garblefart said: ive been fantasizing about raytraced audio and its potential brilliance for ages. i imagine youre not going down the realtime route?
Nah, I can’t think of a ray of tracing enough rays fast enough. (I could do it on the GPU, but then it wouldn’t be very portable.) At the moment each impulse response takes between a few seconds to a few minutes to render (depending on the implementation and the complexity of the scene). Although I’m still using dumb linear search for collision testing rather than something clever like octrees or bounding interval hierarchies, so maybe that would help.
Also doing it in realtime requires stuff like an interface for defining paths/movements of microphones and sources, and a custom convolution of some kind, which I don’t really feel up to writing.
Thought I’d try making my audio raytracer spit out some data that I could visualise… Looking OK so far, I think.
I mean, Python is a nice enough language that I’m willing to use it voluntarily, but on the other hand what if my brain turns into a potato?
So having written versions of my raytracing impulse response generator in C++ (twice, one cmd-line and one GUI) and Haskell (also twice because I didn’t know Haskell the first time), I decided that the fifth time would be the charm, and I’m rewriting in Python. The new repo is over here if you’re interested.
Why Python? Mainly because I thought a more interactive language would be conducive to easier debugging and faster mocking-up of ideas. I do miss my compile-time type-checking though.
I managed to get the actual raytracing part up and running in a day. It exports json in the same format as the last Haskell version, so the screenshot above is a comparison of the same scene, rendered in Python (left) and Haskell (right), both flattened with the Haskell flattener. Everything looks pretty good so far, but the files look like they have opposite phase, so there’s obviously a mistake in one of the versions somewhere… (note: the files shouldn’t be identical, because the ray directions used are randomly generated on each run.)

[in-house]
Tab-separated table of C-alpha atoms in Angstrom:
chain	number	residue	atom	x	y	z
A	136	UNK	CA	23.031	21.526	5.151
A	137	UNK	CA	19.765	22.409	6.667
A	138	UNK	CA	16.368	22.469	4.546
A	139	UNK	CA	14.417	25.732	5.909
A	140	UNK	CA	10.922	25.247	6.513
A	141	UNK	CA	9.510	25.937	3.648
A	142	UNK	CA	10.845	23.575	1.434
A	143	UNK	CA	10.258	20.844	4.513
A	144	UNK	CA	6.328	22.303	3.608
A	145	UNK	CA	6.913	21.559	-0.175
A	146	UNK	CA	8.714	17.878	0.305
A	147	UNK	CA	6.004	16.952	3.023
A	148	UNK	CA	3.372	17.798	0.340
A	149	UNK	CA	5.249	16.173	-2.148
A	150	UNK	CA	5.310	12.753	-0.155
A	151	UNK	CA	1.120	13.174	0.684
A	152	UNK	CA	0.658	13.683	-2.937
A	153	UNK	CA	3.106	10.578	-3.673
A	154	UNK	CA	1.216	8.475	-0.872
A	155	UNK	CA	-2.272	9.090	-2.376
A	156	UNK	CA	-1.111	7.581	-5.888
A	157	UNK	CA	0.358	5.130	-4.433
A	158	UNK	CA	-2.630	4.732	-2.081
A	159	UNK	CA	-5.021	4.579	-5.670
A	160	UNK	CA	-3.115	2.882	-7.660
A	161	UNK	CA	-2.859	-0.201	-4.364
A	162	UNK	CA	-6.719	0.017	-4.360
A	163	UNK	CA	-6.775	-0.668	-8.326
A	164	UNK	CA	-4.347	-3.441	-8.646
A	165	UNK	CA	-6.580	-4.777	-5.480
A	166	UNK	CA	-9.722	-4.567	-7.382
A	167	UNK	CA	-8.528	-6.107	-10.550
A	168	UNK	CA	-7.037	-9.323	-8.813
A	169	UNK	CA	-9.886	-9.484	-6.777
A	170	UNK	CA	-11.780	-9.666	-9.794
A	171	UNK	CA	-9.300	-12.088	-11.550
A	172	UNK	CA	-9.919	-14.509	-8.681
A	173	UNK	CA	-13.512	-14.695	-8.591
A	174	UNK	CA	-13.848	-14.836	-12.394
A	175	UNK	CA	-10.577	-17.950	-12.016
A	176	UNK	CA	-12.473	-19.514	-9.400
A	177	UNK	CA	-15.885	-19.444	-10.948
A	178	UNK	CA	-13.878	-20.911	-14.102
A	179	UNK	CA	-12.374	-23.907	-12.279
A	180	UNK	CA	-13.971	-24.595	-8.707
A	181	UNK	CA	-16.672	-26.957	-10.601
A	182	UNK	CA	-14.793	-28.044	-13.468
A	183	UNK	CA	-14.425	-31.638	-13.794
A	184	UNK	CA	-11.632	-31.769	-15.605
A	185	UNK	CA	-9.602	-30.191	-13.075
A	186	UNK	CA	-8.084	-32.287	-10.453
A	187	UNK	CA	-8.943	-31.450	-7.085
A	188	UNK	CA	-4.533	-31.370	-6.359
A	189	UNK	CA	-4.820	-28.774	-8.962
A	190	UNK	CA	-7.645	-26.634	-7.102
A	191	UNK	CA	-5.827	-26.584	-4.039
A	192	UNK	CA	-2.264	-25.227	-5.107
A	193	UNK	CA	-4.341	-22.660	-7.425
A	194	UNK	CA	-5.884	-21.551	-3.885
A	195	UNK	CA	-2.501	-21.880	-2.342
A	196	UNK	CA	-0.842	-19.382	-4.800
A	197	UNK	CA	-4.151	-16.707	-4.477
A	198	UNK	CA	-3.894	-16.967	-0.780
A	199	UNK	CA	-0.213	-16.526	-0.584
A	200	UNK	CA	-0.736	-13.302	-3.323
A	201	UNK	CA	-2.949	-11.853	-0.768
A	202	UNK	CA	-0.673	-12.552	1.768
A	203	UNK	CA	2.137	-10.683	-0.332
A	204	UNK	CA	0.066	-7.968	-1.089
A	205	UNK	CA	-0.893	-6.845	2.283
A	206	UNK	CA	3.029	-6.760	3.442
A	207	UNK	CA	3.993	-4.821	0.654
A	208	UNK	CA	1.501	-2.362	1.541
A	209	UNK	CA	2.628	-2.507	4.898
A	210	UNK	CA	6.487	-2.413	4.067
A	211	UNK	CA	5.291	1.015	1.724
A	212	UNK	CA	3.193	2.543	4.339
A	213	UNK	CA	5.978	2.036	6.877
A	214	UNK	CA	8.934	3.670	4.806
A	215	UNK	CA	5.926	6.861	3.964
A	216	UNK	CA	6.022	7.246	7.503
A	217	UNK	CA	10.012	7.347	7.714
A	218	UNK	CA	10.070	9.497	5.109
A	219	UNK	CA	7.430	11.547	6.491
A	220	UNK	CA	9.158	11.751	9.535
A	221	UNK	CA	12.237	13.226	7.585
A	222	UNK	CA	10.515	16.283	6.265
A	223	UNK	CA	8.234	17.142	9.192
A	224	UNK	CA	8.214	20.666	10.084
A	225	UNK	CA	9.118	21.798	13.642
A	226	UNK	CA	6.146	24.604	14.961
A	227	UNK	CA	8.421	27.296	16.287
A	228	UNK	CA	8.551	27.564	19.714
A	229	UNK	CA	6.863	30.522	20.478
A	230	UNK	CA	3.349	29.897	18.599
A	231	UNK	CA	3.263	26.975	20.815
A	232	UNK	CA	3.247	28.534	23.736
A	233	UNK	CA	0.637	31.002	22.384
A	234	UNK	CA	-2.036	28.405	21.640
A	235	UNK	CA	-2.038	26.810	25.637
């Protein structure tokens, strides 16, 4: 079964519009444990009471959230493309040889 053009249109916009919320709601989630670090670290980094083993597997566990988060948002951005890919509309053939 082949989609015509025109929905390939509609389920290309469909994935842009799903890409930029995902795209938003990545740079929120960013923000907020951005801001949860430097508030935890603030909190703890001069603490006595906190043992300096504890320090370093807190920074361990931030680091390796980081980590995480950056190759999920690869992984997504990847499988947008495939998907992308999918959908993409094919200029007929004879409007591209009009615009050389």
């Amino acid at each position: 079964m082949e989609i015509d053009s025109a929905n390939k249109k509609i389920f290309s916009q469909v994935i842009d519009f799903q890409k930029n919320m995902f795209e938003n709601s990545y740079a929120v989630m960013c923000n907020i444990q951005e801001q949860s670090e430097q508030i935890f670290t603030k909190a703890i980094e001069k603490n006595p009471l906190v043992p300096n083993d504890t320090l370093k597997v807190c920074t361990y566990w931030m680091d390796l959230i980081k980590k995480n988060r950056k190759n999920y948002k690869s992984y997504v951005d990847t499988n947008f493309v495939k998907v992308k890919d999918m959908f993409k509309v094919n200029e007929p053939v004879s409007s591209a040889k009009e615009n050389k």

My immediate goals are to try to improve the memory usage and performance (the inner loop is probably going to be written in Cython eventually), and to get some kind of interactive visualiser up and running so that you can actually watch the rays bounce around as they’re rendered out.
So I just managed to install hsndfile on OS X Mavericks and it was a bit complicated so I thought I’d write a thing about it just in case anyone else ever decides that they really need extensive audio format support in Haskell.
- First I installed libsndfile. Downloaded it,
cd'd to the downloaded dir, ran
sudo make install. Install failed looking for Carbon.h.
- I followed the advice here, modifying libsndfile_src/programs/Makefile so that the
CFLAGSdeclaration included the flag
-I/Applications/Xcode.app/Contents /Developer/Platforms/MacOSX.platform/Developer/SDKs/MacOSX10.9.sdk /System/Library/Frameworks/Carbon.framework/Versions/A/Headers/.
- After making this change and re-running sudo make install, the library installed properly (in /usr/local/lib and /usr/local/include).
- Then I ran
cabal install hsndfile. There was an error about needing c2hs.
cabal install c2hs. The c2hs sources were downloaded and built, and the executable installed in ~/Library/Haskell/ghc-7.6.3/lib/c2hs-0.17.2/bin with a symlink in ~/Library/Haskell/bin.
cabal install hsndfilestill failed. Apparently the c2hs install location is non-standard, and after mucking around with my PATH environment variable I ended up creating the directory ~/.cabal/bin and copying the c2hs executable into it, then running
- Now running cabal install hsndfile got a bit further, but c2hs itself failed processing stdio.h. This is a bug with c2hs (more info here), but luckily there’s a workaround:
- As root, I added the following definitions to /usr/local/include/sndfile.h before the #include <stdio.h>:
#define __AVAILABILITY__ #define __OSX_AVAILABLE_STARTING(a,b) #define __OSX_AVAILABLE_BUT_DEPRECATED(a,b,c,d) #define __OSX_AVAILABLE_BUT_DEPRECATED_MSG(a,b,c,d,e)